" The energy stuff wasn't just big, it was ginormous. It's hard to get people twice as excited about $90 billion as they would be about $45 billion, or 10 times more than they would be about $9 billion, but even $9 billion would have been ginormous. Ten years earlier, [President] Clinton pushed a five-year, $6 billion clean energy bill that went nowhere; at the time it was seen as preposterous and unrealistic, and it was. And here, 10 years later, $90 billion in the guy's first month in office. Plus it leveraged another $100 billion in private money.
Obama promised that he would double renewable power generation during his first term, and he did. In 2008, people had the sense that renewable energy was a tiny industry in the United States. What they forget is it was a tiny dead industry -- because these wind and solar projects were essentially financed through tax credits, which required people with tax liability, and everybody had lost money, so nobody needed [the tax credits]. By changing those to a cash grant, it instantly unlocked this industry. Another thing that's helped to create the wind and solar industry were advanced manufacturing tax credits, which were a gigantic deal. I think there were about 200 factories that got these credits. The classic example is Abengoa [Solar], which had shut down projects in Illinois, Texas, some other places. The day the stimulus passed, their chairman announced they were pouring $6 billion into U.S. projects.
For advanced biofuels, [the stimulus bill] created this $800 million program that essentially financed new refineries. And so you got the first 18 advanced biofuel refineries in the country just through that 1 percent of the clean energy funding. And there were some loan guarantees for that as well. There was also a whole geothermal technology program that went from about $20 million a year to $400 million. It's leading right now to a real boom in geothermal production.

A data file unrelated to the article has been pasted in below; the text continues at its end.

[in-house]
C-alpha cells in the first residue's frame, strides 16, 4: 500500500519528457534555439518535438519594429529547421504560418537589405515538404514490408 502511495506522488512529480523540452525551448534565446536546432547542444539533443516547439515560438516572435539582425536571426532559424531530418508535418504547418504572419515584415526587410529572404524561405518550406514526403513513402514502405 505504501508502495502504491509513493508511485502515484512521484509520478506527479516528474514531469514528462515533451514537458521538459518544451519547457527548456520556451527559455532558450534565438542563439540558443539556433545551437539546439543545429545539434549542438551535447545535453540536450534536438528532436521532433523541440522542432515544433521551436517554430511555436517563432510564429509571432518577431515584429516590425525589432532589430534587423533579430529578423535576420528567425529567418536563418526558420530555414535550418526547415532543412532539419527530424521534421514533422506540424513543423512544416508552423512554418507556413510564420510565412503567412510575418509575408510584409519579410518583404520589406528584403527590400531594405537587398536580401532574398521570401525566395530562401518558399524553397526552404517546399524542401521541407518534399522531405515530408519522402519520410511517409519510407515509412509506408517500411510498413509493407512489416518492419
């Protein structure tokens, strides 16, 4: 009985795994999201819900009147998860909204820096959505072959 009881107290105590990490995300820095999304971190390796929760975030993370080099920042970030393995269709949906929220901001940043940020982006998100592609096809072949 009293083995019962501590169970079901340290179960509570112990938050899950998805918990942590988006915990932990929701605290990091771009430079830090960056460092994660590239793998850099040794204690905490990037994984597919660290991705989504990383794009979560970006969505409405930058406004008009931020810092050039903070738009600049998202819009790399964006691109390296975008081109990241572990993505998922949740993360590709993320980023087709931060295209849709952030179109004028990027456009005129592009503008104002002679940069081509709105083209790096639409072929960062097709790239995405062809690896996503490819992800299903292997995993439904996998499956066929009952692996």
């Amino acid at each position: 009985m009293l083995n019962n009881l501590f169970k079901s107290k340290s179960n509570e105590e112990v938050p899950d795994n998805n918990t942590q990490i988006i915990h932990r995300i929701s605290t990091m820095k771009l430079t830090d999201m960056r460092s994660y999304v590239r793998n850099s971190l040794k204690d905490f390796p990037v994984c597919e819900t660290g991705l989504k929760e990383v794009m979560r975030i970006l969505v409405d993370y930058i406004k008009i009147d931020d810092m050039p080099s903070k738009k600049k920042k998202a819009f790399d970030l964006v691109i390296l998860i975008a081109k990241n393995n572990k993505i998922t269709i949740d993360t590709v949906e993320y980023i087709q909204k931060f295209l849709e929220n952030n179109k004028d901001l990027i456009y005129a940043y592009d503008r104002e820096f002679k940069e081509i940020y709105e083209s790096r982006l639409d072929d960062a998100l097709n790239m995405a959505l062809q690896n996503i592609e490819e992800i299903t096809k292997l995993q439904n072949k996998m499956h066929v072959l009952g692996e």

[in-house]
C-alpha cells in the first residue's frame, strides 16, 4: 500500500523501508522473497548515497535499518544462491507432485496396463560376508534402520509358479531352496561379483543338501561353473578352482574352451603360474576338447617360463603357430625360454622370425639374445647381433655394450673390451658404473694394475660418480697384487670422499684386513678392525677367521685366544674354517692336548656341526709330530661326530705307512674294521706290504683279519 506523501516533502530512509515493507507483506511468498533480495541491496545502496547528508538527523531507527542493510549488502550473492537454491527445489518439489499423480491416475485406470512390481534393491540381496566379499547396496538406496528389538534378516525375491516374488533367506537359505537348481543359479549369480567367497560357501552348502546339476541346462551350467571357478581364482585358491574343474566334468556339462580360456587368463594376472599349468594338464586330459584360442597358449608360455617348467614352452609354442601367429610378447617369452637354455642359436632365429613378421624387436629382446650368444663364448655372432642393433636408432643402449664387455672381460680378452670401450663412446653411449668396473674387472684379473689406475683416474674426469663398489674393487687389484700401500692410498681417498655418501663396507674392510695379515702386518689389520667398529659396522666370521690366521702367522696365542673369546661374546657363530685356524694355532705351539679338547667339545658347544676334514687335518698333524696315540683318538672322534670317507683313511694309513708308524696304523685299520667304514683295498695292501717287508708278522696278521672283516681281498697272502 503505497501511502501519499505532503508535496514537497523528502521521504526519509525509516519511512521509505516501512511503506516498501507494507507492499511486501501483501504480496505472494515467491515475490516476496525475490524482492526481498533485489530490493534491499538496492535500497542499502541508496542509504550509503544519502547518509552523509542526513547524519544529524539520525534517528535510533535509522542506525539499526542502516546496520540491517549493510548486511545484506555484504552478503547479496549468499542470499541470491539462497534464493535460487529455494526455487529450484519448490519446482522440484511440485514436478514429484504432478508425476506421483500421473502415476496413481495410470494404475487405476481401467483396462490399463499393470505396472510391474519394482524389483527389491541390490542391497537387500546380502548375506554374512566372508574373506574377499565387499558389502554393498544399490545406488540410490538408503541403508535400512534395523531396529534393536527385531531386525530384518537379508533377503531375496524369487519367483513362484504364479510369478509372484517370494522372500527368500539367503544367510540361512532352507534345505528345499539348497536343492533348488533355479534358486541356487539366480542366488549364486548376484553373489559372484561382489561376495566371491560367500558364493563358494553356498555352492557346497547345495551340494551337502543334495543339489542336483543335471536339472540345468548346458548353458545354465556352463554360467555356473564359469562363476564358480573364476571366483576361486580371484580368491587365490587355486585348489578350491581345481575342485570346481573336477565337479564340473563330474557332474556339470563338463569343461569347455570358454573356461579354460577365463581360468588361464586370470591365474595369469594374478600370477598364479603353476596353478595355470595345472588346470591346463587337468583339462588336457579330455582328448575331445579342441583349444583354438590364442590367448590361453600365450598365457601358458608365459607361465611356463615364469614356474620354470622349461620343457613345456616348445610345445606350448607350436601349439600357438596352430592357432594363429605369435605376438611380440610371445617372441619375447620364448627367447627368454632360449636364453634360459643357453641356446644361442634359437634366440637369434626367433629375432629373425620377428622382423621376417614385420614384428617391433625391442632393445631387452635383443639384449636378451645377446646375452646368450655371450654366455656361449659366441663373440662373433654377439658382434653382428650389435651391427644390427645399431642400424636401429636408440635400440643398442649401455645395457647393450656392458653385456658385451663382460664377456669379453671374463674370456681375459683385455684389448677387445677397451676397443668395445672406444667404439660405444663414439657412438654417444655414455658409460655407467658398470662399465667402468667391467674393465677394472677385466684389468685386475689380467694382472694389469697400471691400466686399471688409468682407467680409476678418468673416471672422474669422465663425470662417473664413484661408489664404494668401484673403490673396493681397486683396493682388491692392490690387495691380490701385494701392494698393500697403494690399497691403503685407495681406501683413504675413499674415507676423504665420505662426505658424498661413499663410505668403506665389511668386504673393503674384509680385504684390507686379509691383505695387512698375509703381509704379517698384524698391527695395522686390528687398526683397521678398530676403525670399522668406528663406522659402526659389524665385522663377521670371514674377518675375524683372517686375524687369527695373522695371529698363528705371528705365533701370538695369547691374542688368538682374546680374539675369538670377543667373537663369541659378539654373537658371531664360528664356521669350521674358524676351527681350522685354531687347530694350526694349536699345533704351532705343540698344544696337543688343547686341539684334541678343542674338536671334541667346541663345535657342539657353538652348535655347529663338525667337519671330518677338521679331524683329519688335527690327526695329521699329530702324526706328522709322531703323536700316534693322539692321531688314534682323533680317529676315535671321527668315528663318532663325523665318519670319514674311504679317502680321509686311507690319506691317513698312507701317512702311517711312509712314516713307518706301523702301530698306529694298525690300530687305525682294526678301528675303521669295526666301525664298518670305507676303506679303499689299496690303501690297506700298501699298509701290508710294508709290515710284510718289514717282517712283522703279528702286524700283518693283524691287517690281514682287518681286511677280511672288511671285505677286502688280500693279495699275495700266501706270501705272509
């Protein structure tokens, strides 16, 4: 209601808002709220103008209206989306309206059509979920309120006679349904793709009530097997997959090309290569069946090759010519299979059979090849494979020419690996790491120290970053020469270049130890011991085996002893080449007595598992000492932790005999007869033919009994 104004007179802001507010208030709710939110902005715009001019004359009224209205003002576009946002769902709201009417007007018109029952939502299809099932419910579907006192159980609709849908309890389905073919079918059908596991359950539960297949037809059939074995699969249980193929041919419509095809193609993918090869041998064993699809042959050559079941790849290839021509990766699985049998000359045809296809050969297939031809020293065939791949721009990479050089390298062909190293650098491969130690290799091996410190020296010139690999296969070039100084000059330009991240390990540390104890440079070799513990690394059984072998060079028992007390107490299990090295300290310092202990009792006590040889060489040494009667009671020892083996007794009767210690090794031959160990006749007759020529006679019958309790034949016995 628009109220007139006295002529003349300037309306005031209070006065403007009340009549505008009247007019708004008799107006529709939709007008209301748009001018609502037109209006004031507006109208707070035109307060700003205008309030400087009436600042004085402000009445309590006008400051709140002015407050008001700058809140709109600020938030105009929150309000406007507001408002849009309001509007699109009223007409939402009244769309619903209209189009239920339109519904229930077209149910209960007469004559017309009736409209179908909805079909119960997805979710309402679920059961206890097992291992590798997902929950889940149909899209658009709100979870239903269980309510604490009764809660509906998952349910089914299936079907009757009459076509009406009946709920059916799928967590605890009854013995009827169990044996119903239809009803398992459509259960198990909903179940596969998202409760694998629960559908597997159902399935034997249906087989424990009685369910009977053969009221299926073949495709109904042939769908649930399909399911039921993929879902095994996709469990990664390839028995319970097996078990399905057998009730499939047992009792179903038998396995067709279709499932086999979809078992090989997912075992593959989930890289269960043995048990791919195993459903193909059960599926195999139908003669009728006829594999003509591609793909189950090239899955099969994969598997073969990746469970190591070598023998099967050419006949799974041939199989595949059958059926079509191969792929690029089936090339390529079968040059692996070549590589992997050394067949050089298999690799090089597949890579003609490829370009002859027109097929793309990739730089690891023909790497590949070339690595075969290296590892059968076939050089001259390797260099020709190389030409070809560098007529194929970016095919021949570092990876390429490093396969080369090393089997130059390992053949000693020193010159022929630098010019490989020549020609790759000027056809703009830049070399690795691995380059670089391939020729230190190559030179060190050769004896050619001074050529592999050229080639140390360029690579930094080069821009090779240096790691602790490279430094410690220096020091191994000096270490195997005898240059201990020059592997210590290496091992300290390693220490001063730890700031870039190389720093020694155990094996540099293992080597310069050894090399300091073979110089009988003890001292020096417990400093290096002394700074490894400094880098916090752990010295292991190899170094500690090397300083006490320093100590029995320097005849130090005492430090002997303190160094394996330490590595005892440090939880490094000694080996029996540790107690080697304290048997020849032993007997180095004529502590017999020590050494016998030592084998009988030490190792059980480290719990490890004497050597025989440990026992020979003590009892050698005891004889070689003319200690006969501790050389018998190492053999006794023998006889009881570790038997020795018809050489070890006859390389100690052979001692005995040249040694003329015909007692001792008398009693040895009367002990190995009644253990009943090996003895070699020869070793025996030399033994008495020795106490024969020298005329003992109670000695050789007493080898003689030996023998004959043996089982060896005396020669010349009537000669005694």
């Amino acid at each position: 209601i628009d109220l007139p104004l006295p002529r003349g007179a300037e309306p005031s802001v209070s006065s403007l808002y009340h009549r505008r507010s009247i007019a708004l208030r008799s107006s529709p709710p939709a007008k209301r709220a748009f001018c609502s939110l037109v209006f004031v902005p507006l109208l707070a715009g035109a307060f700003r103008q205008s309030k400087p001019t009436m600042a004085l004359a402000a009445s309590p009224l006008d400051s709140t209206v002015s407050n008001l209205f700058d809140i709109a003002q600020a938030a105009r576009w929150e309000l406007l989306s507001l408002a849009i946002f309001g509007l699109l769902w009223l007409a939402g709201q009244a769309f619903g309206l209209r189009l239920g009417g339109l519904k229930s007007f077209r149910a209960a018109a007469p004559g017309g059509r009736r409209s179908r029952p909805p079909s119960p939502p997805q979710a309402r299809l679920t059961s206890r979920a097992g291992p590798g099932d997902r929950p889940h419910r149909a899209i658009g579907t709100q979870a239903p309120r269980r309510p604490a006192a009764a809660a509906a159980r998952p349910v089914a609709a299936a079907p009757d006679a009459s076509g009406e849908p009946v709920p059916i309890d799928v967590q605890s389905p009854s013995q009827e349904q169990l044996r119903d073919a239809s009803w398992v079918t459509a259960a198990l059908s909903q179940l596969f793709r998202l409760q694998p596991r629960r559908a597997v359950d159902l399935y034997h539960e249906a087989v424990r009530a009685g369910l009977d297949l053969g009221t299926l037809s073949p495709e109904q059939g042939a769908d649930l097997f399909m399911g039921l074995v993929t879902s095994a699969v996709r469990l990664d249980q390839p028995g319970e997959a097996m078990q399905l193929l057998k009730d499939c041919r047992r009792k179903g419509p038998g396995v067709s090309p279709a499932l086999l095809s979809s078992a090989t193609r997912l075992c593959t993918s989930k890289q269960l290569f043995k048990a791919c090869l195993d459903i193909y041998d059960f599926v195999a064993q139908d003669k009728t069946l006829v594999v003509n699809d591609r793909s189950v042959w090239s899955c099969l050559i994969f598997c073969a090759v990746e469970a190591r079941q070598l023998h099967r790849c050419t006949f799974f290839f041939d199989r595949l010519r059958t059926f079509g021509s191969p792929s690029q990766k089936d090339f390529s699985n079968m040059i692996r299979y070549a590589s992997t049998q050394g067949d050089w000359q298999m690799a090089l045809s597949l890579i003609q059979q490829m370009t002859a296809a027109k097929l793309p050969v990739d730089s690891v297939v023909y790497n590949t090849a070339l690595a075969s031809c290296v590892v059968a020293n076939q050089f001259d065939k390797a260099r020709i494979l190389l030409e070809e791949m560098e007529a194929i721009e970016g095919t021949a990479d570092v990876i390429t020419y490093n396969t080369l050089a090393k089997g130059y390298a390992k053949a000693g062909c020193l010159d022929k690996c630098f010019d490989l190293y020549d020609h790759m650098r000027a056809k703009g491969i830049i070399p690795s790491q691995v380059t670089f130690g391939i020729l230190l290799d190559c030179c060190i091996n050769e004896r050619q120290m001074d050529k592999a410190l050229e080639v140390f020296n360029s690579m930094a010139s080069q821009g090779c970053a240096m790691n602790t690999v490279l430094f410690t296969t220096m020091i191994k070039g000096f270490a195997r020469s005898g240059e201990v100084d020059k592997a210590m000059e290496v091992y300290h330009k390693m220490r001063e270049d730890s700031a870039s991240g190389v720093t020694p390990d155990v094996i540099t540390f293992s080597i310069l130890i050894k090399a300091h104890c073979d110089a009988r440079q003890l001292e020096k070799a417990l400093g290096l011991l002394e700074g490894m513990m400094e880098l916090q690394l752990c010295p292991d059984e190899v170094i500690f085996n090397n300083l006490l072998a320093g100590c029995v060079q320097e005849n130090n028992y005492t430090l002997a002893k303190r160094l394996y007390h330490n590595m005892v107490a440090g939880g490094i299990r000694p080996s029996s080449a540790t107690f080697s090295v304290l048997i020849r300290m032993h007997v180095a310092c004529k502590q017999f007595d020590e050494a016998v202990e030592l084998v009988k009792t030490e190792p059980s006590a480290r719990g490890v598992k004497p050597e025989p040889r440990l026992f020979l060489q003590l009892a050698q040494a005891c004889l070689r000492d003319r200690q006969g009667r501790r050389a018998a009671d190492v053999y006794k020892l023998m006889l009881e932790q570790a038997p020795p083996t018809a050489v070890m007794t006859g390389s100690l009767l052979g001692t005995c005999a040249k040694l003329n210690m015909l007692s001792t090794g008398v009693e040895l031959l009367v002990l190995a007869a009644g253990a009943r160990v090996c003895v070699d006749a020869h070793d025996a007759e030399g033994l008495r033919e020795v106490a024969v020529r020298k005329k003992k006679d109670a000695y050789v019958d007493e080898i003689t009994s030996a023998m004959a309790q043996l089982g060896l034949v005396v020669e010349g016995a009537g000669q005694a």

You can argue about this kind of green industrial policy, but it did what it was supposed to do. In 2008, I think 80 percent of the average U.S. wind turbine was made of imported parts. After the stimulus created all these factories -- not just making the whole turbine, but making all of the 8,000 parts that go into a turbine -- now it's only 40 percent imported. That creates a constituency for wind power, and it also reduces the cost, because wind turbines are big honking pieces of equipment that you don't want to be importing from abroad. It is true that a lot of these factories and a lot of these wind farms are owned by foreign companies, like Abengoa, but it really doesn't matter whose corporate name is on the polo shirts. What matters is that these are American jobs and it's producing green power in America."
Facts are out there. Republicans just choose to invent their own reality where the stimulus money was "wasted" so that they never have to do any non-fossil fuel spending again.